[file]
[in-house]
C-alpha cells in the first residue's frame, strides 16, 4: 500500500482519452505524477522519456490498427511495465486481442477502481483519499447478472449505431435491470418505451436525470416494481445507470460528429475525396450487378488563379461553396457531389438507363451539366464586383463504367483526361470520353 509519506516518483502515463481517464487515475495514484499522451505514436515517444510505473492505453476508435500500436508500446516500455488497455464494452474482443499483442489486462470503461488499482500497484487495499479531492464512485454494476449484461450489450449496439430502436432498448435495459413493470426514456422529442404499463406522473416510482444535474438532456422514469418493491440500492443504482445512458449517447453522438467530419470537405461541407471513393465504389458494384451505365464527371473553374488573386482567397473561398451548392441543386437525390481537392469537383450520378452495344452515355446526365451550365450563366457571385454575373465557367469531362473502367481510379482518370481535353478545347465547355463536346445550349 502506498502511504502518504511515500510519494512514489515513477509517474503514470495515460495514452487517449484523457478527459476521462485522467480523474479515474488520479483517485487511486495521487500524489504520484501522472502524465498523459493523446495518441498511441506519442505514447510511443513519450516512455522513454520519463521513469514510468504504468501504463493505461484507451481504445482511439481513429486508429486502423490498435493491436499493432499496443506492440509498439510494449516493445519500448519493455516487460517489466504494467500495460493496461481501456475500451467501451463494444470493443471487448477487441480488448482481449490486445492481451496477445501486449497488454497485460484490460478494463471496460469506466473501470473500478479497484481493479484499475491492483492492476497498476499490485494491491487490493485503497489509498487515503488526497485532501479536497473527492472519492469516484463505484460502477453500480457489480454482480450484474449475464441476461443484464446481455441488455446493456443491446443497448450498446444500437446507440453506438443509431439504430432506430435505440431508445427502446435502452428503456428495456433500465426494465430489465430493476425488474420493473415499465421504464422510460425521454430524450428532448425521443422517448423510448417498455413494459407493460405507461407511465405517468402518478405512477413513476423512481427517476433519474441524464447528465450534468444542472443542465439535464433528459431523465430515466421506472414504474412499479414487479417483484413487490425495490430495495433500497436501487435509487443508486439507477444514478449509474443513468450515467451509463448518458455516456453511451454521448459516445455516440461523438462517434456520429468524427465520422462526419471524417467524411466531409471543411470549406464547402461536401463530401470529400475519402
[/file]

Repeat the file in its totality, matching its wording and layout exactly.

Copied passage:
[in-house]
C-alpha cells in the first residue's frame, strides 16, 4: 500500500482519452505524477522519456490498427511495465486481442477502481483519499447478472449505431435491470418505451436525470416494481445507470460528429475525396450487378488563379461553396457531389438507363451539366464586383463504367483526361470520353 509519506516518483502515463481517464487515475495514484499522451505514436515517444510505473492505453476508435500500436508500446516500455488497455464494452474482443499483442489486462470503461488499482500497484487495499479531492464512485454494476449484461450489450449496439430502436432498448435495459413493470426514456422529442404499463406522473416510482444535474438532456422514469418493491440500492443504482445512458449517447453522438467530419470537405461541407471513393465504389458494384451505365464527371473553374488573386482567397473561398451548392441543386437525390481537392469537383450520378452495344452515355446526365451550365450563366457571385454575373465557367469531362473502367481510379482518370481535353478545347465547355463536346445550349 502506498502511504502518504511515500510519494512514489515513477509517474503514470495515460495514452487517449484523457478527459476521462485522467480523474479515474488520479483517485487511486495521487500524489504520484501522472502524465498523459493523446495518441498511441506519442505514447510511443513519450516512455522513454520519463521513469514510468504504468501504463493505461484507451481504445482511439481513429486508429486502423490498435493491436499493432499496443506492440509498439510494449516493445519500448519493455516487460517489466504494467500495460493496461481501456475500451467501451463494444470493443471487448477487441480488448482481449490486445492481451496477445501486449497488454497485460484490460478494463471496460469506466473501470473500478479497484481493479484499475491492483492492476497498476499490485494491491487490493485503497489509498487515503488526497485532501479536497473527492472519492469516484463505484460502477453500480457489480454482480450484474449475464441476461443484464446481455441488455446493456443491446443497448450498446444500437446507440453506438443509431439504430432506430435505440431508445427502446435502452428503456428495456433500465426494465430489465430493476425488474420493473415499465421504464422510460425521454430524450428532448425521443422517448423510448417498455413494459407493460405507461407511465405517468402518478405512477413513476423512481427517476433519474441524464447528465450534468444542472443542465439535464433528459431523465430515466421506472414504474412499479414487479417483484413487490425495490430495495433500497436501487435509487443508486439507477444514478449509474443513468450515467451509463448518458455516456453511451454521448459516445455516440461523438462517434456520429468524427465520422462526419471524417467524411466531409471543411470549406464547402461536401463530401470529400475519402